When an attorney engages in misconduct, a case can falter. When the misconduct is particularly egregious, a case can collapse, and Wade v. Soo Line Railroad is an extreme instance of this: a weak argument compounded and doomed by the reckless actions of a plaintiff’s lawyer.
Michael Wade filed a routine workers’ compensation suit in 2003 after he claimed to have injured his shoulder on the job when a hand brake malfunctioned, leading to a collision. Representing him was George Brugess, a Chicago-based attorney with Hoey & Farina who is experienced in railroad and Federal Employee Liability Act cases.
Then, as the U.S. District Court for the Northern District of Illinois noted, “this case took an unusual turn.” Dan Mohan, a lawyer for Soo Line, noticed during a deposition that one of the files from Wade’s doctor contained several memos detailing conversations that intimated Hoey & Farina made payments to the medical clinic. It also contained a note from a doctor stating he needed further instruction from Brugess after finding nothing wrong with his client. Mohan sent one of the doctor’s assistants to make copies of the documents, and when the assistant returned, two or three of those documents were missing from the copies. The original documents also were missing from the file.
Later, when Mohan subpoenaed the doctor’s office for the entire file, Brugess said he was too busy to review and forward the documents.
“I find Brugess’s claims that he was too busy to review and send three pages worth of highly poignant documents utterly unconvincing,” wrote District Judge James Zagel.
Meanwhile Mohan, a partner in Chicago’s Daley & Mohan, was stunned. “This never happens,” he says of the document situation. “Generally I would think it’s pretty unusual.”
Fleeing the Scene
When Zagel handed down his ruling in 2005, Wade no longer had a case–Zagel dismissed it as a sanction against Brugess for violating discovery rules. Zagel said that in any case, summary judgment for Soo Line was “almost a foregone conclusion” given the documents Mohan uncovered. He then ordered Brugess to pay all of Soo Line’s attorneys’ fees, which totaled $110,000. The judge’s dismissal was an unusually harsh sanction, but one that wasn’t completely unexpected.
“You can liken it to being in a car accident and then fleeing the scene, having your car repainted and hiding it in the garage,” says Tom Wilkinson, a member in Cozen O’Connor’s Philadelphia office. “On at least three occasions Brugess had an opportunity to rectify the situation and failed to do so. Under those circumstances, dismissal as a sanction may be appropriate.”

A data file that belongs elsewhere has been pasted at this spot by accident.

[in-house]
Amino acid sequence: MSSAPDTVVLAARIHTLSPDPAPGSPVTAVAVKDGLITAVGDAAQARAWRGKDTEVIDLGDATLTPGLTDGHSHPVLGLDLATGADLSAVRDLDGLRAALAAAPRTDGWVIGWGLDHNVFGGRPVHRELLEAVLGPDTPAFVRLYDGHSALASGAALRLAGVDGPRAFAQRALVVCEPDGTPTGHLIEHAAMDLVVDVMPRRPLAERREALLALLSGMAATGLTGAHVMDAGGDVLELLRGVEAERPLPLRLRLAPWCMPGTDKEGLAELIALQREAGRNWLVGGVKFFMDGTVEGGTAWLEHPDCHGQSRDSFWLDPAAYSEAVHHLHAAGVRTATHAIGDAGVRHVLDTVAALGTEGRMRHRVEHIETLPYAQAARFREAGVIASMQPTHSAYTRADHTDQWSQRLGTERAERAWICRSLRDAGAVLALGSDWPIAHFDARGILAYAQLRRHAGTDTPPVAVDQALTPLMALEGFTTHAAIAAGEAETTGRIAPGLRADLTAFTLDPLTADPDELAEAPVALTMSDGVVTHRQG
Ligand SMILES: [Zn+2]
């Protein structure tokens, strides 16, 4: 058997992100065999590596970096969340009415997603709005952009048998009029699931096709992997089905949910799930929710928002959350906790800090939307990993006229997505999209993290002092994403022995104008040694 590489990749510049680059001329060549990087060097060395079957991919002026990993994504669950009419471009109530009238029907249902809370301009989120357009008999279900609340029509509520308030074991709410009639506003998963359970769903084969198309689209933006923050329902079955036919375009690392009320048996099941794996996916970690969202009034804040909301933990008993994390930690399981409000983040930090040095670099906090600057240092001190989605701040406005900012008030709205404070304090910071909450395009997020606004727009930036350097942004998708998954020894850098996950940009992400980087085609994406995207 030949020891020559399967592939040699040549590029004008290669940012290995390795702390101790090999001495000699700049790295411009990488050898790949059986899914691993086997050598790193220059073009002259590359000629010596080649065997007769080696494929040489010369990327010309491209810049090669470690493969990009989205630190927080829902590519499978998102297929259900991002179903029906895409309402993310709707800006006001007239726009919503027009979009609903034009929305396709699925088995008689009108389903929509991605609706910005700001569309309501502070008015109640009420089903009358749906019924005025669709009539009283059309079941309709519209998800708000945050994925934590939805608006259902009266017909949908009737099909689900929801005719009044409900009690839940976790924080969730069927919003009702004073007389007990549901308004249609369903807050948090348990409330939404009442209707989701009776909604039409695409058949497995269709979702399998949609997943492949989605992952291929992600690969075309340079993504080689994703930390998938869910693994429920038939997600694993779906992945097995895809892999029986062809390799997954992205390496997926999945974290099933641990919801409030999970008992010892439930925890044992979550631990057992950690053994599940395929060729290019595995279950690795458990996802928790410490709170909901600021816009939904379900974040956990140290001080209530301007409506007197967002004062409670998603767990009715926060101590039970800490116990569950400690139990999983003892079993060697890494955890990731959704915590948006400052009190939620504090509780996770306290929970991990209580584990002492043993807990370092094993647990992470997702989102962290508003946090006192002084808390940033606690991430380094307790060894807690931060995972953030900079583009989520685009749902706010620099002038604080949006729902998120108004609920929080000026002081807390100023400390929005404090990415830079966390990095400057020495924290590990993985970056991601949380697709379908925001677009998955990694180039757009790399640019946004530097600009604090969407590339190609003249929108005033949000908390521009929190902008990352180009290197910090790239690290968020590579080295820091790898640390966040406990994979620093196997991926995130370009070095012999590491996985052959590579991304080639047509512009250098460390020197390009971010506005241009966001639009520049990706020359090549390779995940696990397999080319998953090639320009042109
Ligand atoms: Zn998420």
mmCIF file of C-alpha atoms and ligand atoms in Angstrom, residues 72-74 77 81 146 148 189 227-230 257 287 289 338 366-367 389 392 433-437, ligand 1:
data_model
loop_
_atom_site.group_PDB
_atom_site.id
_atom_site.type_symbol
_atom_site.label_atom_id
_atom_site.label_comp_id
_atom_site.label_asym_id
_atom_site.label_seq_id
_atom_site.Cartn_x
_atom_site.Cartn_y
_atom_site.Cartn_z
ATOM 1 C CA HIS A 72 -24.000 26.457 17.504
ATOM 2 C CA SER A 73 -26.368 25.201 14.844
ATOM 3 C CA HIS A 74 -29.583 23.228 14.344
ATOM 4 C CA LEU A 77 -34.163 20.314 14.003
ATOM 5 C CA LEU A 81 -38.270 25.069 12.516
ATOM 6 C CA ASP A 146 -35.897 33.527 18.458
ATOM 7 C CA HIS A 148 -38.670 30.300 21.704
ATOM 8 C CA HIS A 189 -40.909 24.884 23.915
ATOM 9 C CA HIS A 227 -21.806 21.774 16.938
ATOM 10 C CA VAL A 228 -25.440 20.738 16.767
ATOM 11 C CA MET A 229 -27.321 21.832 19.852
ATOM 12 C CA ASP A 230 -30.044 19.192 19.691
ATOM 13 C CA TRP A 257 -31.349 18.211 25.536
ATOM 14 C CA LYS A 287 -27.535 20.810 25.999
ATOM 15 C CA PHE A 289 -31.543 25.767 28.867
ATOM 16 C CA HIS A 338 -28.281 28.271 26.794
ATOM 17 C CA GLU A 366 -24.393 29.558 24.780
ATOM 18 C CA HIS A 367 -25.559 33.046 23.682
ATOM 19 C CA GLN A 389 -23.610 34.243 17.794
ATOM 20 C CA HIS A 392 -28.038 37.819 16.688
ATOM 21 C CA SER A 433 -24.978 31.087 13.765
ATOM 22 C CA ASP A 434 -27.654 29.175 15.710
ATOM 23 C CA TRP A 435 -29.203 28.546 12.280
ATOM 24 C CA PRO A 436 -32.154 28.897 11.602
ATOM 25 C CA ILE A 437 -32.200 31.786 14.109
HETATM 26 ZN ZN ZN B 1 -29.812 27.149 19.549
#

Then, as if the case couldn’t take any stranger twists, when it reached the 7th Circuit on appeal in 2006 Brugess took perhaps his most outrageous step since the case’s outset.
In an Aug. 22 brief to the 7th Circuit, Brugess made the argument that under FRCP Rule 37, discovery sanctions can only apply to parties, not attorneys. Wade, Brugess said, should be made to pay the legal fees. His argument didn’t go over well with the court.
“The rules of conduct clearly and explicitly set forth–and every attorney is quite well aware–that they are not permitted to take a position directly adverse to their current client,” says John Fabian, an associate with McDonald Hopkins in Cleveland. “It’s hard to imagine many more situations more directly adverse than this.”
Conflict of Interest
The 7th Circuit agreed. In oral arguments, Judge Frank Easterbrook interrupted Brugess to ask why he was still representing Wade.
“Let me make it clear why I’m asking this question,” Easterbrook said. “I do not understand how you can file an appeal, the result of which is to shift a very large monetary obligation … off of your shoulders and onto your client’s. It looks to me that you have an irreconcilable conflict of interest with Wade.”
Clearly disturbed by Brugess’ action, Easterbrook later wrote in his opinion, “Arguments designed to protect the attorney at the expense of the client are precisely the sort of acts that invite discipline. An attempt to defraud the court (and the defendant) by withholding vital documents has been compounded by an effort to make the client bear the consequences.”
Easterbrook ordered not only Brugess but all of Wade’s attorneys to show cause why the 7th Circuit shouldn’t discipline them. And, in perhaps the biggest blow of all, Easterbrook referred all of the attorneys to the Attorney Registration and Disciplinary Commission of Illinois, where they could face disbarment.
“[The decision] is certainly a clear signal that one cannot either conceal important documents or attempt to lay the adverse consequences at the client’s feet,” Wilkinson says. “The conduct was appalling, and the outcome under the circumstances was not shocking–but the conduct was shocking.”
Regardless of the strength of Wade’s case at this point, Wade could now sue Brugess for mishandling his claim. And whether or not Brugess can fight off disbarment, in the eyes of corporate counsel his actions have further discredited plaintiffs’ attorneys.
“In-house counsel generally are suspicious of plaintiffs’ attorneys,” says Mohan, who was once an in-house attorney for Chicago and North Western Transportation Co., which was acquired by Union Pacific Railroad in 1995. “To some extent there’s some mistrust of the plaintiffs’ bar in certain cases. In-house counsel might feel this verifies some of the feelings they sometimes have and that justice has been done in this particular case.”